I believe that this ruleset forms the highest level of Rules of Meritocracy.
- 0. Every ruleset of Meritocracy can be shown to have an absent but necessary transformation of the values of contributions.
- 1. Rulesets of Meritocracy continue to persist through time despite transformations of valuation.
- 2. There are rulesets of Meritocracy that describe the transformation of valuations.
- 3. All rulesets of Meritocracy are formed or transformed through a process of reason upon data concerning the valuation of contributions.
- 4. All rulesets of Meritocracy are expressed in rational terms. (... or are they???)
- 5. All rulesets of Meritocracy speak of a first state or condition, a process, and a resulting state that is produced by this process acting upon the first state, and the values assigned to this first state, the process, and the final state.
If this ruleset of Meritocracy is anywhere near being accurate, then I may have to revise my opinion that Godel's Proof is inaccurate. If Godel's Proof can ever be regarded as demonstrating the value of its own transformations and processes, then I would definitely have to consider it as valuable. If it cannot be regarded as demonstrating its own processes, than we face the possibility that such a proof might result in an infinite recursion of process-valuation!
This ruleset could have several nested layers. If we think of the physical Universe as having an implicit ruleset, much like the implicit software of any cybernetic system, then the more explicit thoughts of beings such as ourselves would be systems within systems, much like a nested set of: real CPU --> game of Life --> virtual CPU --> virtualized game of Life -->-->--> (etc.) And yes, there is a proof that a virtual CPU can be built within a game of Life, but it would require spectacular amounts of computing power. Fortunately for you and I, the Universe we live in sets the upper bound for computational efficiency in a quantum (or better?) hardware system! I personally am anticipating the day we learn to code in assembly language! "Creo Lux!" P:D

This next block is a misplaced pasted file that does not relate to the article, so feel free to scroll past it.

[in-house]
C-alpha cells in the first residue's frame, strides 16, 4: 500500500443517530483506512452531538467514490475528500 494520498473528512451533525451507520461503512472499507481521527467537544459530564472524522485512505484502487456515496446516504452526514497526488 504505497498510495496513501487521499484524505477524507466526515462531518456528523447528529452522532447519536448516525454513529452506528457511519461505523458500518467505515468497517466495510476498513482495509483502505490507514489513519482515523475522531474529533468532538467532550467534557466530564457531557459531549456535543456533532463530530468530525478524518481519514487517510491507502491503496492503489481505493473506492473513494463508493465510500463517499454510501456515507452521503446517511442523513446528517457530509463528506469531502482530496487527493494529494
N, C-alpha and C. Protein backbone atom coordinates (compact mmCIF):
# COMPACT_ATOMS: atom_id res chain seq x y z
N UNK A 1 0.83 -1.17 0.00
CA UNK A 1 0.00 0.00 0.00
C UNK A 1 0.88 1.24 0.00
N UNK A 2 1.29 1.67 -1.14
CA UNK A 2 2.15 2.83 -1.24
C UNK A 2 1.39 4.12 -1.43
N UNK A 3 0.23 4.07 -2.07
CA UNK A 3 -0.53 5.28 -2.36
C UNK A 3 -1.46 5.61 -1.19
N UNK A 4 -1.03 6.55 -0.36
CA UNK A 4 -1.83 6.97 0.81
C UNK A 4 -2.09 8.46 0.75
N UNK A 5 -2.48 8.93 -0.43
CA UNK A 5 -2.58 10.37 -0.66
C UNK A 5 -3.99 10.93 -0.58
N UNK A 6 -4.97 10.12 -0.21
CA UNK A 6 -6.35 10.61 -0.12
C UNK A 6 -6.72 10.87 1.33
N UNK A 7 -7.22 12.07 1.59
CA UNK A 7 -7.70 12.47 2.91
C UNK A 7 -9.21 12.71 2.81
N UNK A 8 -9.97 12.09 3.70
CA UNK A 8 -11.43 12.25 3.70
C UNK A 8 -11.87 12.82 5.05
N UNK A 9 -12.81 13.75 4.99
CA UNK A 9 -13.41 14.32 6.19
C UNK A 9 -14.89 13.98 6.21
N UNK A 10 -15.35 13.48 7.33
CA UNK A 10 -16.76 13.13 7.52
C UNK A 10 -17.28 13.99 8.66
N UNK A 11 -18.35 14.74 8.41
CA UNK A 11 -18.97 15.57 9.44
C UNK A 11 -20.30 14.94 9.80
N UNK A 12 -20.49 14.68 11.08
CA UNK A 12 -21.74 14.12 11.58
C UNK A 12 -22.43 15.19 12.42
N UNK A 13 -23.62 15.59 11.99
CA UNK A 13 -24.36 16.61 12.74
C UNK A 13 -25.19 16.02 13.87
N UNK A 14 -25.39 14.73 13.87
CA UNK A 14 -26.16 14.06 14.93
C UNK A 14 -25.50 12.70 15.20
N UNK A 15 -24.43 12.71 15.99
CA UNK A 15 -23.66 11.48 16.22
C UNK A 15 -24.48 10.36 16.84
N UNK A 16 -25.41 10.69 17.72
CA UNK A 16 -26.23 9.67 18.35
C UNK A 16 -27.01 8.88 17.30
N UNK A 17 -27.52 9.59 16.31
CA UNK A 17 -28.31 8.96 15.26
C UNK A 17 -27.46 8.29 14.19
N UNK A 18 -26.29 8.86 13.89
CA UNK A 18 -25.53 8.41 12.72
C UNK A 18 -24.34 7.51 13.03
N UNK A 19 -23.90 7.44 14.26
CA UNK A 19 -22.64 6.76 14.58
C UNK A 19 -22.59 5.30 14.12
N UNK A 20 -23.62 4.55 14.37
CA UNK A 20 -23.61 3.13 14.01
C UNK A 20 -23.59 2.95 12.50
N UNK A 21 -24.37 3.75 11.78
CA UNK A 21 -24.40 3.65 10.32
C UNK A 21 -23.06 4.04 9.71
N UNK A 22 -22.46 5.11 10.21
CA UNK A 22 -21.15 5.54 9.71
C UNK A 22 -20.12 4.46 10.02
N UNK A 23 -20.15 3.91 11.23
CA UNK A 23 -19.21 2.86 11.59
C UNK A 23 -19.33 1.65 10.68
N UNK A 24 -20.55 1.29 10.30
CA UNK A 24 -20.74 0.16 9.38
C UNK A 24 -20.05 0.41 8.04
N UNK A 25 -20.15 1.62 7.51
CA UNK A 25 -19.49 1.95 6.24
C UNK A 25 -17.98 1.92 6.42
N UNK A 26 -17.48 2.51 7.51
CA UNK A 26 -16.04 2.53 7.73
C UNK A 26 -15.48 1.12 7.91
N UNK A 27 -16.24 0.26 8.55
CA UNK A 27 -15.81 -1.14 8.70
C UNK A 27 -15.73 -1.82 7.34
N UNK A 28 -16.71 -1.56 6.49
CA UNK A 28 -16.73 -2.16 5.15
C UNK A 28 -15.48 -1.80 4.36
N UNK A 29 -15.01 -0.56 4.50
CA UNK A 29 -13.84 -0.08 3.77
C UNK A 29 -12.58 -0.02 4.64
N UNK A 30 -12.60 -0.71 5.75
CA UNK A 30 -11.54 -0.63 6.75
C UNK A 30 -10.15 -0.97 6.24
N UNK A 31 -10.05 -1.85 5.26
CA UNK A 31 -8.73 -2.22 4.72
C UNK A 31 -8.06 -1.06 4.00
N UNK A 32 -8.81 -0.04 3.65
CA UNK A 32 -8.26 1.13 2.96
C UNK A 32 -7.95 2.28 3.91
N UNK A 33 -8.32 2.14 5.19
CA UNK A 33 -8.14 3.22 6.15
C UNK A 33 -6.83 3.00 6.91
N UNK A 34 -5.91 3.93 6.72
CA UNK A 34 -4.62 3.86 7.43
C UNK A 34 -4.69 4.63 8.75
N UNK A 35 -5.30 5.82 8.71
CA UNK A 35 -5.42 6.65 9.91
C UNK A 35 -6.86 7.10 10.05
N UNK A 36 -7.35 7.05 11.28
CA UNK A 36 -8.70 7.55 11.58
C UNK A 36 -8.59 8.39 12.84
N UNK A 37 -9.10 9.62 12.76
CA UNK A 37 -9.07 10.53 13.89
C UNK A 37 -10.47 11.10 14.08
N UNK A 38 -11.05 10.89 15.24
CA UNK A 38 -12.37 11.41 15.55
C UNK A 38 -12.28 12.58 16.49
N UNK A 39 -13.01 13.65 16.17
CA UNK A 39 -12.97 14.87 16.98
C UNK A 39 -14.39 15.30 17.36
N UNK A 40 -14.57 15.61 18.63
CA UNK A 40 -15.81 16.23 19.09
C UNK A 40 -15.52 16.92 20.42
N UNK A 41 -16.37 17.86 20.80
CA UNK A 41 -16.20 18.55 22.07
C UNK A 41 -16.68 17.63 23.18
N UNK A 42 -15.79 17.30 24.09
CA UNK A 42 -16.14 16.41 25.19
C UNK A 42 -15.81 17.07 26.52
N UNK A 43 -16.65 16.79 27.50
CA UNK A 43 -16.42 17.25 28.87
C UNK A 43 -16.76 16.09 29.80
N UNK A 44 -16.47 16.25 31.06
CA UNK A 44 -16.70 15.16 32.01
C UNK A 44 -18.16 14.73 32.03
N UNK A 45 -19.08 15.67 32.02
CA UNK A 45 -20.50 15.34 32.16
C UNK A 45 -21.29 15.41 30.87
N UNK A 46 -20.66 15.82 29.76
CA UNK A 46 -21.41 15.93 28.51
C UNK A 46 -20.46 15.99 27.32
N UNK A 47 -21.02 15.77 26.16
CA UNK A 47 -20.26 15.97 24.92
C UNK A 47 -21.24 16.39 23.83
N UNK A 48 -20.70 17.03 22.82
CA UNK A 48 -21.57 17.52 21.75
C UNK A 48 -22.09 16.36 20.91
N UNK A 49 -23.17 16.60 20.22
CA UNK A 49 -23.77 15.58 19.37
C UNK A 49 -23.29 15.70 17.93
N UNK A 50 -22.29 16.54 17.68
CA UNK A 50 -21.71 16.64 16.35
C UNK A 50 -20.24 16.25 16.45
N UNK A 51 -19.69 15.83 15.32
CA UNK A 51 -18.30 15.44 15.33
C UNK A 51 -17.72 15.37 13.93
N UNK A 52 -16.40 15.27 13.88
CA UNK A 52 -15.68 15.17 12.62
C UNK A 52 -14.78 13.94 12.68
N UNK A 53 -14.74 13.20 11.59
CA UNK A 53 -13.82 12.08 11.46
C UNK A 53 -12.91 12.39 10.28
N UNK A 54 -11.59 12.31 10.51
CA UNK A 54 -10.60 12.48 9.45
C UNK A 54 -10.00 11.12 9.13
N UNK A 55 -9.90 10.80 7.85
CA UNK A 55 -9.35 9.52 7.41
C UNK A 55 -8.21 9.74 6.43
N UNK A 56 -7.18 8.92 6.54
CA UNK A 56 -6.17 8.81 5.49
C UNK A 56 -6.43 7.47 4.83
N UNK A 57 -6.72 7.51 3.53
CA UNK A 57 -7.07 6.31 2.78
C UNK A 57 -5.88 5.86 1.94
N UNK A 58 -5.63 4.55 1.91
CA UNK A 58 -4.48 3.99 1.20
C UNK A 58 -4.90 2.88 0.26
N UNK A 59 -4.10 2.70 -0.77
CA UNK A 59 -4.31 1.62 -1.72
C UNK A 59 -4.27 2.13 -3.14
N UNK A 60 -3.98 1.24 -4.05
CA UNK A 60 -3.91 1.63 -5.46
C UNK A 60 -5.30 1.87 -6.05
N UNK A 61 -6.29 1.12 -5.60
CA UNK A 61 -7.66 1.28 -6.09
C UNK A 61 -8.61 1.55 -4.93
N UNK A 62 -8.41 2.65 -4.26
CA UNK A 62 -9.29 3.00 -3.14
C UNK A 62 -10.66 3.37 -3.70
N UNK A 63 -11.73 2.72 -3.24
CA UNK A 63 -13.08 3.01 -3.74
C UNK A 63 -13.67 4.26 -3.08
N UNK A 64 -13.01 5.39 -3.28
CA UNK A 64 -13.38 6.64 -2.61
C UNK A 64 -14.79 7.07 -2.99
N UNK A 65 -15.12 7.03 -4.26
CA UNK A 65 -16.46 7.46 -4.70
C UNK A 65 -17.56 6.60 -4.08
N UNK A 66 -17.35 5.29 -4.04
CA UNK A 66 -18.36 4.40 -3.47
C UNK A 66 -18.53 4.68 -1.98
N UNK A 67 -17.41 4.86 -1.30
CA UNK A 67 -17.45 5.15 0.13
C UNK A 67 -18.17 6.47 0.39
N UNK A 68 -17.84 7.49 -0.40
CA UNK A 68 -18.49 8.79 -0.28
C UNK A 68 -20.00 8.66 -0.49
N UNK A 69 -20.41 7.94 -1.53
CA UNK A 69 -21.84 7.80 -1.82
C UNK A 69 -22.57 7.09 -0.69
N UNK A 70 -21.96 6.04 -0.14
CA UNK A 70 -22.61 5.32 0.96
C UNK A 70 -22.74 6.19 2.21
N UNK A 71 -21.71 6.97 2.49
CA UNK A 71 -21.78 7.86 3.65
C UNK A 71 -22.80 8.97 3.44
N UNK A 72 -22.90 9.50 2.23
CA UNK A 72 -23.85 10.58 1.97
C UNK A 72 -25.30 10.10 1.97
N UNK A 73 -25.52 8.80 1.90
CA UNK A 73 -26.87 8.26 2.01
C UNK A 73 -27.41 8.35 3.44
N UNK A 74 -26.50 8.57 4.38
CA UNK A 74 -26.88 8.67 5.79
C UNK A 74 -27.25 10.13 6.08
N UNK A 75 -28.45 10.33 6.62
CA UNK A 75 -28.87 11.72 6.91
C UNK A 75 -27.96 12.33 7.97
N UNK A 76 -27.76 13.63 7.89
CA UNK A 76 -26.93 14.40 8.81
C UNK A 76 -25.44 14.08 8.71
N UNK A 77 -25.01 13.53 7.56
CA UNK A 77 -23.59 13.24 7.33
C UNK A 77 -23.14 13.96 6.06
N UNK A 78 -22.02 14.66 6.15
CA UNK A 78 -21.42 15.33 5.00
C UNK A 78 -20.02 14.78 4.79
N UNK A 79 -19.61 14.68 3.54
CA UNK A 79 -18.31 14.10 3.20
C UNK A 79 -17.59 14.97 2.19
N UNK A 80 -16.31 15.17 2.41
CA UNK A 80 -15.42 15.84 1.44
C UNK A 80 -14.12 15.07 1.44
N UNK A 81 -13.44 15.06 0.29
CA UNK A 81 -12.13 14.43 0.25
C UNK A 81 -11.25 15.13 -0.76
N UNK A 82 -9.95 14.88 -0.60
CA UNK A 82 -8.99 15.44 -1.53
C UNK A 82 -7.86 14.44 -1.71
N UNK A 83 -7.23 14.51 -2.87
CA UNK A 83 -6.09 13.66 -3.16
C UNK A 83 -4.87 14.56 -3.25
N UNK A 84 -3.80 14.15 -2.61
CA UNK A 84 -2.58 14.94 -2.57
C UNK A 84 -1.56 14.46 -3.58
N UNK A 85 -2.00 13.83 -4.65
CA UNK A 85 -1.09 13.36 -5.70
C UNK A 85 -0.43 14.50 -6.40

Or, the simple version:
0. There is always a contribution of exceptional positive or negative value to every system of value assignment.
1. There are always rules of value assignment.
2. There are rules about making rules of value assignment.
3. There are rules about breaking rules of value assignment.
4. And the REASON that there are always rules of value assignment is because...
5. There are always CONSEQUENCES to assigning values rationally in their specific instances, irrationally in their inherent and rationally fundamental value, properly or improperly in that specific instances can fail to be valued rationally, and that generalized standards of value can fail to be fundamental in their origins, or sufficiently accurate in their logic implications of development.
(Okay, that last one is a bit verbose, but it's still very much better than the empty inheritance of Meritocratic Rank in a Society.)
The Good News: The accurate assignments of Merit double in benefits (tangible and intangible), and halve in costs (ditto) every two years or so.
The Bad News: The inaccurate assignments of Merit double in costs, and halve in benefits every two years or so.
Each of you has an inkling of which rule applies to whom. Right, Sannse?